Two of her friends ("friends" in the sense that they met about fifteen minutes earlier, and drank together inside for a while) joined us: a Spanish guy named Sergio and a Frenchman named Nicolas. I recognize Sergio from the twosome Riina left behind when she first approached me. In introducing ourselves to Sergio and Nicolas, some of us toyed with rudimentary French and Spanish, but it turned out they spoke English. We made fast friends.
"So you are in Estonia, but you don't speak our language. Why not?" The local girl asked, bringing up the obvious question. She stood next to me, leaning against my shoulder. It was partly flirtation but also for balance I'm pretty certain.
All of us Americans of course leapt lamely to our defenses, collectively muttering that they don't teach Estonian in America, it's the education system, and we'll start classes soon anyway, so then we'll know. She offered to teach us Estonian, to give us our first lesson.
"Okay, so: Üks, kaks, kolm, neli. Okay?" 1, 2, 3, and 4 in Estonian. "Üks," she said expectantly.
"Ooks," we chimed back.
"No no. Not ooks," she screwed her mouth into a perfect circle, aping our long English "o" sound. "Üks. It's different. Üks. Üks."
After a try or two we got it right, correctly pronouncing the umlaut over the 'u.'
"You are all American, yes?" she asked us again, maybe for the third time since we met.
"Yes," we answered, nodding and smiling. Her hand was snaking under my hoodie, absentmindedly untucking my shirt a bit at a time.
"Mmmm. Well, your English is very good." It took a moment before I realized she wasn't being sarcastic.
"Thanks," I said. "It's all we've got, so we better do it well." She tried to wedge her hand under my waistband and snug along my hip. Her hand was rougher than expected, with callouses where her fingers met the flesh of her palm. They were cold as hell, too. I stood up straight and redirected my lean away from her a bit. She settled for putting her hand in my back pocket.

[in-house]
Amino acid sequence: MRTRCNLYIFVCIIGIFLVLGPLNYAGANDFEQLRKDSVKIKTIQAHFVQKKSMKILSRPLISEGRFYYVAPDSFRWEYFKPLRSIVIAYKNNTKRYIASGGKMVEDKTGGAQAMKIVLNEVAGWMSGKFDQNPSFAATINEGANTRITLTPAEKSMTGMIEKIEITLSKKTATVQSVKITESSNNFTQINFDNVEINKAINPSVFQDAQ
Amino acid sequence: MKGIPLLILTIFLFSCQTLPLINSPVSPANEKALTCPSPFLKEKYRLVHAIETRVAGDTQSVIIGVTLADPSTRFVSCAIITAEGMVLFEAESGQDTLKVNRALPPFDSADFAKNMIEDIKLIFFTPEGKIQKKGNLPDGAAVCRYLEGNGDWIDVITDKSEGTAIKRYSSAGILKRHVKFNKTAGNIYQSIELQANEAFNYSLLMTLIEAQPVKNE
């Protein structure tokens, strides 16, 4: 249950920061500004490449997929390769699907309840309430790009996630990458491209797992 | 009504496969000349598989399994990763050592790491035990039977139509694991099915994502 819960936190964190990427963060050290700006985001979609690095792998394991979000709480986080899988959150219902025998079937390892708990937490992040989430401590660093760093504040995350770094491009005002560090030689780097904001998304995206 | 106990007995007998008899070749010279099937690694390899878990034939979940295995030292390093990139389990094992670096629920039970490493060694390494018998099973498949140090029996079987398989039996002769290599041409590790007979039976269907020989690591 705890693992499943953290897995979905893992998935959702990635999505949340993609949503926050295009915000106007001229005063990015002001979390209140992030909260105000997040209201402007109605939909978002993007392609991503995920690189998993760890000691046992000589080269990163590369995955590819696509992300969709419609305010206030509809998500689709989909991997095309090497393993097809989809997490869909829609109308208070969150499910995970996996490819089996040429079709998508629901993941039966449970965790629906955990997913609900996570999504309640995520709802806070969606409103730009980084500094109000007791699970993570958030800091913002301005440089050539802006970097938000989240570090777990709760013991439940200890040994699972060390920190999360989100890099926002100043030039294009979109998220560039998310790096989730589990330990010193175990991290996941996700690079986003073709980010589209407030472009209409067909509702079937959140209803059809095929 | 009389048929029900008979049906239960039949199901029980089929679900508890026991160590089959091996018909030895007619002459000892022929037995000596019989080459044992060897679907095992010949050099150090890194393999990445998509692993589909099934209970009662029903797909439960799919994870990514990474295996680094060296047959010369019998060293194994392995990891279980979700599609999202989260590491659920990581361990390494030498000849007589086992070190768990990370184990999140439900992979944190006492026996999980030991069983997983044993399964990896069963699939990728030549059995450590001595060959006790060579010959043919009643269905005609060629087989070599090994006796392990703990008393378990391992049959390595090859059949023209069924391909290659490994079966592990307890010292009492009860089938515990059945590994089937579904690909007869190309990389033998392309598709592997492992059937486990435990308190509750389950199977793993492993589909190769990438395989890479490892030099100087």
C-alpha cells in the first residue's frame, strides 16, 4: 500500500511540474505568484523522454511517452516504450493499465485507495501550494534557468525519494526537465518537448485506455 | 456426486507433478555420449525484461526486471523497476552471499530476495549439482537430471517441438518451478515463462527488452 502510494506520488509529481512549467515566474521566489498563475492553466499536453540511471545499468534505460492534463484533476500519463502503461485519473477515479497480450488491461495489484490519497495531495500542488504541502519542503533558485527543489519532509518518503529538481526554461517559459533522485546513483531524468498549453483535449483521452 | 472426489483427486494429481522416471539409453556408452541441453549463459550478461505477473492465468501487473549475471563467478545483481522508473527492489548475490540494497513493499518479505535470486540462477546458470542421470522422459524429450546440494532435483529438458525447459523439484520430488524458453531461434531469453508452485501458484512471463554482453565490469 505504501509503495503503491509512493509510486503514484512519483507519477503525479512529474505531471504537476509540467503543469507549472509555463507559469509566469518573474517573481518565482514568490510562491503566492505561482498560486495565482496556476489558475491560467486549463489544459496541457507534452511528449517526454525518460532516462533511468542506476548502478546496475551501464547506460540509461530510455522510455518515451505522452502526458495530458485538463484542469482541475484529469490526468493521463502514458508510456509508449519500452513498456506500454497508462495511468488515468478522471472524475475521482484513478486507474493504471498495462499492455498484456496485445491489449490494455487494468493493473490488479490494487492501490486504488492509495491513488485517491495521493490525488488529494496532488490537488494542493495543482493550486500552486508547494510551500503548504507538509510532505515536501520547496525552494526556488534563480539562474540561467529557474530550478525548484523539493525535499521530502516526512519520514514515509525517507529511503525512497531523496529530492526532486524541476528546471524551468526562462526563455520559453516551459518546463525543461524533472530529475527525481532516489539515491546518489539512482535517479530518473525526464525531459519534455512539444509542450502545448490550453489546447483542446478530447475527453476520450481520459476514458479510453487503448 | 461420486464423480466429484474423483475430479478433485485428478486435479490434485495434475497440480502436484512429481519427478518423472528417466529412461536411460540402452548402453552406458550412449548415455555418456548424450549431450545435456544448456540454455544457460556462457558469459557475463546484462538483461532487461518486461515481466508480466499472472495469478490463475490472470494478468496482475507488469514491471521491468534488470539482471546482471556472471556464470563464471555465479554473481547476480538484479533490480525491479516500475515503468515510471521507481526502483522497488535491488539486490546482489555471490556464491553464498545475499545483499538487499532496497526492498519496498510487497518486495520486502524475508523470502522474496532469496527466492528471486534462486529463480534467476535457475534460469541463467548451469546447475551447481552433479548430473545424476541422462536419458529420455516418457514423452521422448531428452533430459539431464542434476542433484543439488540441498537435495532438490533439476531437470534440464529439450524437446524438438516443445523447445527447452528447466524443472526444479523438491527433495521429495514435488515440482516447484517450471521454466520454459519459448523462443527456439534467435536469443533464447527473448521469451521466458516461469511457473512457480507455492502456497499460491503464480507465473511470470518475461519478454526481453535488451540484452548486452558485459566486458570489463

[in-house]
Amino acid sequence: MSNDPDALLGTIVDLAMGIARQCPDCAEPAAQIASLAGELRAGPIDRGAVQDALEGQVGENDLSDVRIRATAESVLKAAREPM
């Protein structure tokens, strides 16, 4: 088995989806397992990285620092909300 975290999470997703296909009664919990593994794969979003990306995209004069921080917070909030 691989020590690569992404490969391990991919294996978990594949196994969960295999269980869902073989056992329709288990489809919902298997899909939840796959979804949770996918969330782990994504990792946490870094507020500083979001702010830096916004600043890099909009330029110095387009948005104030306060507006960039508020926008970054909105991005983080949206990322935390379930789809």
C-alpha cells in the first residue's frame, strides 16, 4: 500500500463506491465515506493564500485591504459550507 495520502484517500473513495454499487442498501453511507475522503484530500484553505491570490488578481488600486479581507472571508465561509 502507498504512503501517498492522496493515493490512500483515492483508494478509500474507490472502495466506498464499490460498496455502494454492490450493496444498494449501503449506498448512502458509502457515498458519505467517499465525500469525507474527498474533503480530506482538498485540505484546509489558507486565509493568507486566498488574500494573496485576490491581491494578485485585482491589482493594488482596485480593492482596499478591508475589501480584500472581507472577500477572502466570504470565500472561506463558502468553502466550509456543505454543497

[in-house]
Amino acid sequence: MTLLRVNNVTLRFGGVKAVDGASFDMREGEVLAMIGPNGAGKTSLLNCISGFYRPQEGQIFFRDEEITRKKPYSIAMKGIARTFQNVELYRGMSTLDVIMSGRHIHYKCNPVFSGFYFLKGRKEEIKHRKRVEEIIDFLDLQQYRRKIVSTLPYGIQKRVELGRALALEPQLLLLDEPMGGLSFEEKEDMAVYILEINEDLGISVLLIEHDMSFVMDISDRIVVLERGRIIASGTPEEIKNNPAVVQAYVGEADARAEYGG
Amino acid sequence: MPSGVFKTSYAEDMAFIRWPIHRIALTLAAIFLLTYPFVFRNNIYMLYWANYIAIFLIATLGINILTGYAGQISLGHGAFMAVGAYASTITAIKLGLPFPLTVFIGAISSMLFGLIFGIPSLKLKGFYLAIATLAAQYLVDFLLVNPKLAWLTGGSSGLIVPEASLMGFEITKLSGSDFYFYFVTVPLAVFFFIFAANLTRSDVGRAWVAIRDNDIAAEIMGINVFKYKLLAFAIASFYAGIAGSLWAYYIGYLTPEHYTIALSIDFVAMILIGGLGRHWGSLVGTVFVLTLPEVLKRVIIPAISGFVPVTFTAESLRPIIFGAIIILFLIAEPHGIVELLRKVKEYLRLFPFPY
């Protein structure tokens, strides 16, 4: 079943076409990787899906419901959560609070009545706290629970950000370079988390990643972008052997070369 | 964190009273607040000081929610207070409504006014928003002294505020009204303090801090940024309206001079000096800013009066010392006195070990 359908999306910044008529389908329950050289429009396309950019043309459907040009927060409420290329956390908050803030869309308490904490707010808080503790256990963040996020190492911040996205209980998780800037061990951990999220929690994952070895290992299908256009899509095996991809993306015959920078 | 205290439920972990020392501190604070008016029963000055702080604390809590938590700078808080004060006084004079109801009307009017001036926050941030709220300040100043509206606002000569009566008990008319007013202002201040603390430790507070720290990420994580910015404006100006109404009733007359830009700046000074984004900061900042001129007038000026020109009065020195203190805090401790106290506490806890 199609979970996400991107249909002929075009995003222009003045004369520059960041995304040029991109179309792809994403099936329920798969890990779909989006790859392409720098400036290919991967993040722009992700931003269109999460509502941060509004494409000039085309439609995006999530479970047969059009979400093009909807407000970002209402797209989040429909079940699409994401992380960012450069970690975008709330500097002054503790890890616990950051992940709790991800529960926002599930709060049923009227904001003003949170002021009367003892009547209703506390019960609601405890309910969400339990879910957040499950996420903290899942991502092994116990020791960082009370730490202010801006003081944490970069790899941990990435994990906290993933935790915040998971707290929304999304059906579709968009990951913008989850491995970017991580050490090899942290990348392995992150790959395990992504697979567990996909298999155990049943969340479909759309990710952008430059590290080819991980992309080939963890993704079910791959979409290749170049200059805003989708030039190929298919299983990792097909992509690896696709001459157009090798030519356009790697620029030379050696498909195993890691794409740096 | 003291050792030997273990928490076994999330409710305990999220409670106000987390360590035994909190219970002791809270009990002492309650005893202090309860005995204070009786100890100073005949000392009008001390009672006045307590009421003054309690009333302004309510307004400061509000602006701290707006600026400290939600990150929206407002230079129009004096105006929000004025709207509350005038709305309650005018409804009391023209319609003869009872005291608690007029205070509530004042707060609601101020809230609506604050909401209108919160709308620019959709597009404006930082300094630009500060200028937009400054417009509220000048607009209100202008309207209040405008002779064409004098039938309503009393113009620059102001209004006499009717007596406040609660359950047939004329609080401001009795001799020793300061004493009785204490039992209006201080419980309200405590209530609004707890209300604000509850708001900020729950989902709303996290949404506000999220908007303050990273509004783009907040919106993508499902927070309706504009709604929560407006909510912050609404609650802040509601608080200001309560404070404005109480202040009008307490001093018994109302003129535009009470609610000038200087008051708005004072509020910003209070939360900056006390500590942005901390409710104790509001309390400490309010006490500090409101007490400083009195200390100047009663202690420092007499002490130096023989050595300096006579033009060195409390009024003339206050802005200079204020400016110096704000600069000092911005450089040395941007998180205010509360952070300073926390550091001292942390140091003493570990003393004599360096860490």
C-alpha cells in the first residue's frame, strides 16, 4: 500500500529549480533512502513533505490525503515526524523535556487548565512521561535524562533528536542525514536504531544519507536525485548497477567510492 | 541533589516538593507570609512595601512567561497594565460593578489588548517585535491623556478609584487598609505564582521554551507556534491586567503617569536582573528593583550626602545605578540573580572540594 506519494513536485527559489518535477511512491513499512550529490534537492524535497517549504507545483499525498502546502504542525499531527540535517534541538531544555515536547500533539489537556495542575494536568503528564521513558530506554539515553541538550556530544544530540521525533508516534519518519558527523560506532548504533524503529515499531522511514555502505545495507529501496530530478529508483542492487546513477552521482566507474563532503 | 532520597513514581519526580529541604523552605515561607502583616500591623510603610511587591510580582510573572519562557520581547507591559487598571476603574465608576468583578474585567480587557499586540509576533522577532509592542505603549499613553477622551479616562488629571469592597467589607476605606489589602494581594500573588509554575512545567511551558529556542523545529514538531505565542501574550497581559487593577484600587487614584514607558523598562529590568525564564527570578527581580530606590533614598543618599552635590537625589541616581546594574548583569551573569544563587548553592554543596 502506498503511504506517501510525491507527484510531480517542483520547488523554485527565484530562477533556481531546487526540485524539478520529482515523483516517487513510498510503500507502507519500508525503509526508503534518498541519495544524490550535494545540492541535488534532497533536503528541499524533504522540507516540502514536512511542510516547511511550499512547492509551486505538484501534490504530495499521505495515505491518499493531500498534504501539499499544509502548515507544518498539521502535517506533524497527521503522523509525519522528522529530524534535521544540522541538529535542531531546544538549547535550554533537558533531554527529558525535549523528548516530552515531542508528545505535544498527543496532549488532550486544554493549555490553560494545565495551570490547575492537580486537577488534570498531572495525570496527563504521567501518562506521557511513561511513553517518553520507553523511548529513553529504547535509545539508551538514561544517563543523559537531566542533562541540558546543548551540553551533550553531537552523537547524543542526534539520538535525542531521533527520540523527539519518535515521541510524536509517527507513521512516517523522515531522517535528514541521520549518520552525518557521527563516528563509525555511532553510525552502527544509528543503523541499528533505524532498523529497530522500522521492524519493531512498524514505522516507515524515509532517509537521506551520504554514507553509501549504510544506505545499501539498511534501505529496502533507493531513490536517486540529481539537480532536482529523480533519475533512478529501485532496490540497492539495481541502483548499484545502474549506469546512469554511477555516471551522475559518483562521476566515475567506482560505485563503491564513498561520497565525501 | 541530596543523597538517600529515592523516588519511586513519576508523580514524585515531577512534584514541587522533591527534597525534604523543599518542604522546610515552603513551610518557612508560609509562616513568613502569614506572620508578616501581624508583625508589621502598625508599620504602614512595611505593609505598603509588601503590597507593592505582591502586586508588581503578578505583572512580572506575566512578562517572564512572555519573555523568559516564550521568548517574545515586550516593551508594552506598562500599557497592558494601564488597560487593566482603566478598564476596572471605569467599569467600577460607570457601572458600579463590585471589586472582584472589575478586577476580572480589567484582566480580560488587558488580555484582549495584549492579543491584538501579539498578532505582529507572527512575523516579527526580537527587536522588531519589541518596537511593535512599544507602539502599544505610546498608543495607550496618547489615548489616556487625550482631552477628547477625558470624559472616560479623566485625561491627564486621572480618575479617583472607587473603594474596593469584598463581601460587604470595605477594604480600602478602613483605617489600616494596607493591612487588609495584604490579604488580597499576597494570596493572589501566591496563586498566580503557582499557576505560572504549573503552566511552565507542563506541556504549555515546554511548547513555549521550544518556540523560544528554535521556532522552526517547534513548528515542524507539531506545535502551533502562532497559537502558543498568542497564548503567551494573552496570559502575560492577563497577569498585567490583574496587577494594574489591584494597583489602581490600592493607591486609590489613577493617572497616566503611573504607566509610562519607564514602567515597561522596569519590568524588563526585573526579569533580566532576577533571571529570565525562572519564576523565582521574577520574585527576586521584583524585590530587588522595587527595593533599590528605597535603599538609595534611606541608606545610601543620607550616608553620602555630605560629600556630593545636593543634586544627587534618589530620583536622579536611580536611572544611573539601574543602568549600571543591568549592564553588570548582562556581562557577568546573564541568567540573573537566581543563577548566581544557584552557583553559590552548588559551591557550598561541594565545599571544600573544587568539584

We all talked for a while, sharing of our time in Tallinn: how long we will stay, what have we seen, what is most beautiful, and what do locals think of all the tourists? Sergio and Nicolas worked in Barcelona, doing computer programming or something like that. They were visiting Estonia for two or three days. Riina asked us if we were American several more times. She periodically leaned in for hugs and asked me for kisses.
After a long engagement on the sidewalk in front of Hell Hunt, our group parted ways. Riina and Sergio stumbled down the street together (Riina stumbled while Sergio steadied her), and Nicolas joined us in the search for another bar, which we soon found in the form of "O'Malley's," an odd hybrid of Irish pub and glitzy karaoke bar.
We stayed for a while at O'Malley's, and added our names to the long karaoke lineup. I joined Dominique and our new friend Nicolas for a trio performance of "Bootylicious." I thought I was at least a little familiar with this song, but soon realized I had absolutely no idea how it went. Thankfully, Nicolas didn't either. We mumbled into the microphone, "I don't think---ready...for---jelly...jelly," and variations on that theme, while Dominique led the way. After that, Nick and I did a soulful rendition of "Wonderwall." This was a good choice for the occasion: there was a group of young British men in the bar, and they sang along passionately, standing up and raising their drinks to the rafters.
Soon it was 2 o'clock, and time to return to the hotel. We talked and laughed together on the way back home, all of us pleased that we had decided to ignore jet lag and stay out that night. The streets had mostly emptied: it was a Sunday night. Before bed, it occurred to me that Riina was the very first Estonian I had met since arriving. I wondered if any others would try to put their hands in my pants.